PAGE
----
They give this argument a twist in their discussion of the place [e]portfolios in life-long learning:

there is an emerging interest in the potential of [e]portfolios to realise both learning and assessment (viz, warranting), even if exactly what is meant by ‘portfolio’ in the term ‘[e] portfolio’ varies widely. (2014, 70)

They suggest:

In the context of portfolios for learning about – and as evidence supporting warrants of – the transition to practice, … a portfolio should include, minimally, five elements:

* Representations of practice

* Engagement with key ideas in the domain of practice, and/or the relevant literature

* Reflective commentary—an autobiographical/autoethnographic aspect that takes an inquiring and critical stance

* Integration or linkage between the first three elements;

* Sufficient breadth to include multiple aspects of … practice. (2014, 70)

One of their conclusions is:

The notion of [e]portfolios as a vehicle for both learning and warranting purposes has considerable appeal, especially as the pressures mount to broaden the curriculum beyond just discipline content and embed capabilities such as ‘learning-to-learn’. (2014, 77.)

I believe this connection between learning and warranting is made stronger by encouragement of and support for authentic accounts of continuing personal learning (Trevitt and Stocks, 2012).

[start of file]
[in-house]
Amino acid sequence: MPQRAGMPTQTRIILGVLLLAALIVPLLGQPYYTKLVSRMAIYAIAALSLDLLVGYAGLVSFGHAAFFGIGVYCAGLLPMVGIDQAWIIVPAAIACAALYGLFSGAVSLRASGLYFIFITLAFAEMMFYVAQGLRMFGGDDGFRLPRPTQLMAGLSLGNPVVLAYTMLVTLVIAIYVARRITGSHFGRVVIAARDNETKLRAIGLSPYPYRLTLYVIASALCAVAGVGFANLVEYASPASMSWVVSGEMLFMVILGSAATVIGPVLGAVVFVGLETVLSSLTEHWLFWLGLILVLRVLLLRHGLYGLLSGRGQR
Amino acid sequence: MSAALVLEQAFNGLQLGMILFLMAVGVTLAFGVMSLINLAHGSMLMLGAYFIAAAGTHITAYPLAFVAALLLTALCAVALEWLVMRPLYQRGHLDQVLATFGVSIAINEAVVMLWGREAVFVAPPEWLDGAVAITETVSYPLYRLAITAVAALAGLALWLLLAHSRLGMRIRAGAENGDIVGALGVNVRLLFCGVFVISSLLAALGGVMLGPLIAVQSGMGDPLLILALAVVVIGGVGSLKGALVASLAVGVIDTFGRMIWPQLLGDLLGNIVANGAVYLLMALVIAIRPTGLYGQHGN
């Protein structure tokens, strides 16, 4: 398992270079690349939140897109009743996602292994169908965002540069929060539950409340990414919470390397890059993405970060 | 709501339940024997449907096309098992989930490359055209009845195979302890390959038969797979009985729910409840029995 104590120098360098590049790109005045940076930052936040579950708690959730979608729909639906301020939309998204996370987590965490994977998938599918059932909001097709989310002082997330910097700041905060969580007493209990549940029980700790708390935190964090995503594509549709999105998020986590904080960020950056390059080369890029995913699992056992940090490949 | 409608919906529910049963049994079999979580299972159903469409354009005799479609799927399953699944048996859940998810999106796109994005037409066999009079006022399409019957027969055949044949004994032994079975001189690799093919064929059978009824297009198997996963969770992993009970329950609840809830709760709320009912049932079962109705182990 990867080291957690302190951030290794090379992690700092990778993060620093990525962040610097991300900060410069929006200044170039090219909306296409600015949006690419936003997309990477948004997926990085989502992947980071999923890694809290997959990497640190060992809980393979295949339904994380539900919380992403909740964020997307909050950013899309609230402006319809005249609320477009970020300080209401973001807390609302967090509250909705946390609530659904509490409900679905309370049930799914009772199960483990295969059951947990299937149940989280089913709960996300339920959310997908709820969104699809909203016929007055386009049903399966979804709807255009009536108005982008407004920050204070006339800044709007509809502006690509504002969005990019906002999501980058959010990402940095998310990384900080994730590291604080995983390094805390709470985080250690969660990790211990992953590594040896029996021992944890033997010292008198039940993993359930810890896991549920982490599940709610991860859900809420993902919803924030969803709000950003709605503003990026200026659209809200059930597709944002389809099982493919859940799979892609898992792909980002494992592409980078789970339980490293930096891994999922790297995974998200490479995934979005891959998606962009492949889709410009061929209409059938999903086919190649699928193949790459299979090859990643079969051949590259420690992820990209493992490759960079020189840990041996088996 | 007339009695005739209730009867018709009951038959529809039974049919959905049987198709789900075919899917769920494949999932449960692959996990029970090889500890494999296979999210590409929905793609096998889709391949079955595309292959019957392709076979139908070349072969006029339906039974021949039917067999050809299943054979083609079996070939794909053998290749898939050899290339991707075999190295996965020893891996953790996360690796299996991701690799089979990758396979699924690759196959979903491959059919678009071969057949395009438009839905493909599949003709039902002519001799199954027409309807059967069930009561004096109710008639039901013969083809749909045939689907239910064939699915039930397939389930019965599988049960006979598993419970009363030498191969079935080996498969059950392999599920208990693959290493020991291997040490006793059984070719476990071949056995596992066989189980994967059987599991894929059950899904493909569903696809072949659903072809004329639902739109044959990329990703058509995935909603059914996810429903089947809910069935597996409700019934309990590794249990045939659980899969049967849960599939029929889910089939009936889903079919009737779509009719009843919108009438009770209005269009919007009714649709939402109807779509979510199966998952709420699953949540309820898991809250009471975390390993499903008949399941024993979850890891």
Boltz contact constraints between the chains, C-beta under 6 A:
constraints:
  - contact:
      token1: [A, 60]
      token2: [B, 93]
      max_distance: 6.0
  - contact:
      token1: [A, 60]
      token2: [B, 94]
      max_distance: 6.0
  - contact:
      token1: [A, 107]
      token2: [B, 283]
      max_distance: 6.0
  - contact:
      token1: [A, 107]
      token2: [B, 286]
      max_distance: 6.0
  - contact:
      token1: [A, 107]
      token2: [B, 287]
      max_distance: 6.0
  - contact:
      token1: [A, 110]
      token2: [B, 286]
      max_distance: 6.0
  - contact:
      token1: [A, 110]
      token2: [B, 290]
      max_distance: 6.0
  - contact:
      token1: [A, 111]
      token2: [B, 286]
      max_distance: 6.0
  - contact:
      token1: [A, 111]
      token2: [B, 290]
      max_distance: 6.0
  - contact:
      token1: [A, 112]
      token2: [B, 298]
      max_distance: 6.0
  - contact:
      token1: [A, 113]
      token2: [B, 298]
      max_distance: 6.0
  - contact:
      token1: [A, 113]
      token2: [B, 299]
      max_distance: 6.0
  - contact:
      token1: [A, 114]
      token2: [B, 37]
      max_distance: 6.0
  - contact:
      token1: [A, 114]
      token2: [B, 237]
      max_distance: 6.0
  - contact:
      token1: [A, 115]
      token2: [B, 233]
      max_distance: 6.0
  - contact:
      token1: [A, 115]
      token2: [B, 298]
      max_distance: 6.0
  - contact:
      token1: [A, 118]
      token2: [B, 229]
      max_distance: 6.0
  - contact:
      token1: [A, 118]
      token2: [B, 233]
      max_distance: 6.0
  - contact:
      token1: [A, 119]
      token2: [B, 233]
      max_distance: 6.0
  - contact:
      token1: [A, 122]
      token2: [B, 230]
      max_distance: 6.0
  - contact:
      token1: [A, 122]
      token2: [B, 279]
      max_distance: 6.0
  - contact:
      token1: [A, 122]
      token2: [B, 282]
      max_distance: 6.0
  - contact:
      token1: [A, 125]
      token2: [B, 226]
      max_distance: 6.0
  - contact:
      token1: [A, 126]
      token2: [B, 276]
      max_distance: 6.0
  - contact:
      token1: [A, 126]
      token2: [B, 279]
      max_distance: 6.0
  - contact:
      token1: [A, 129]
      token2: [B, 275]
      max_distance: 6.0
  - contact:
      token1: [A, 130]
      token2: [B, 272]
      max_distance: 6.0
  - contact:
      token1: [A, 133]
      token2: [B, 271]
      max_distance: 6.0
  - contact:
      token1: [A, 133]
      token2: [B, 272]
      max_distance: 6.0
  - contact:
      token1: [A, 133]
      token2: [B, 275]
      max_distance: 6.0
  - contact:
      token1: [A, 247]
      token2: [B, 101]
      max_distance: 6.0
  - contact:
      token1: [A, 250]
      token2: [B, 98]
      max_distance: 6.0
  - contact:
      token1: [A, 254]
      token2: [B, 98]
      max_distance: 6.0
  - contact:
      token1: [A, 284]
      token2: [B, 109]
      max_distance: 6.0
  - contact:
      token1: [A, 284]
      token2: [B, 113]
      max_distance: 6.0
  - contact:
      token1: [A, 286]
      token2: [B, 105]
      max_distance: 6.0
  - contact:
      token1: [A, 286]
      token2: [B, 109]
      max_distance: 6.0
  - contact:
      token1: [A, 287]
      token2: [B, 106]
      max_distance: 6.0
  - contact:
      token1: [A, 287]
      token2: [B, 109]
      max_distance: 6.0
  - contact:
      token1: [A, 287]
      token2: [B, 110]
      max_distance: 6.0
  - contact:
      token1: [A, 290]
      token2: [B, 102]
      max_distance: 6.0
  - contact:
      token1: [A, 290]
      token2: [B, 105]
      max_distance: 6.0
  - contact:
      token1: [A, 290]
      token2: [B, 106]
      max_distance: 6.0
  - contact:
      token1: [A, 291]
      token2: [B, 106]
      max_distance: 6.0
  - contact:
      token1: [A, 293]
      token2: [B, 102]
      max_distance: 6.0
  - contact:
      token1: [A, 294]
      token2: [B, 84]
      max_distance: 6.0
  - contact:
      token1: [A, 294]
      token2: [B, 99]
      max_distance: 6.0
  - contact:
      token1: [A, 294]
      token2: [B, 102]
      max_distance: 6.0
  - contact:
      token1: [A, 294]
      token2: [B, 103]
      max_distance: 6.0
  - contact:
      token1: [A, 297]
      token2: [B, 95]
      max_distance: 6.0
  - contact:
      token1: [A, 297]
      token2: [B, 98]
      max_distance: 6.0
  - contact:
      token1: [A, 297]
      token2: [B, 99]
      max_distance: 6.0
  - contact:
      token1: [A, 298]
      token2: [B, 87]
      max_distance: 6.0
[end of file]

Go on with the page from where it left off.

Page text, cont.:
Whilst researching and writing this post, I heard from Al Smith. Al is involved in a project with Team Sky that aims “to surface and share the collective wisdom of the global Performance sport community”. He and his colleagues, Mark and Andrew, at myfastestmile will be using SenseMaker to collect and share this wisdom. This is an exciting initiative to capture narrative on a large scale.

Institutions can take heart from the feasibility of this approach … and its scaling.

I heard too from Kurt Lindlay. Kurt shared a link to Mark O’Sullivan’s post The Coach Educator, the Coach and Coach Education. I enjoyed the way Mark explored his reflections on his practice and shared his thoughts on learning environments.

Both links, to Al and Mark, came through connections. I am delighted that connectivism is an everyday experience for me. Living in Australia, I have an opportunity to start my day a little later than friends in New Zealand but earlier than friends in the northern hemisphere.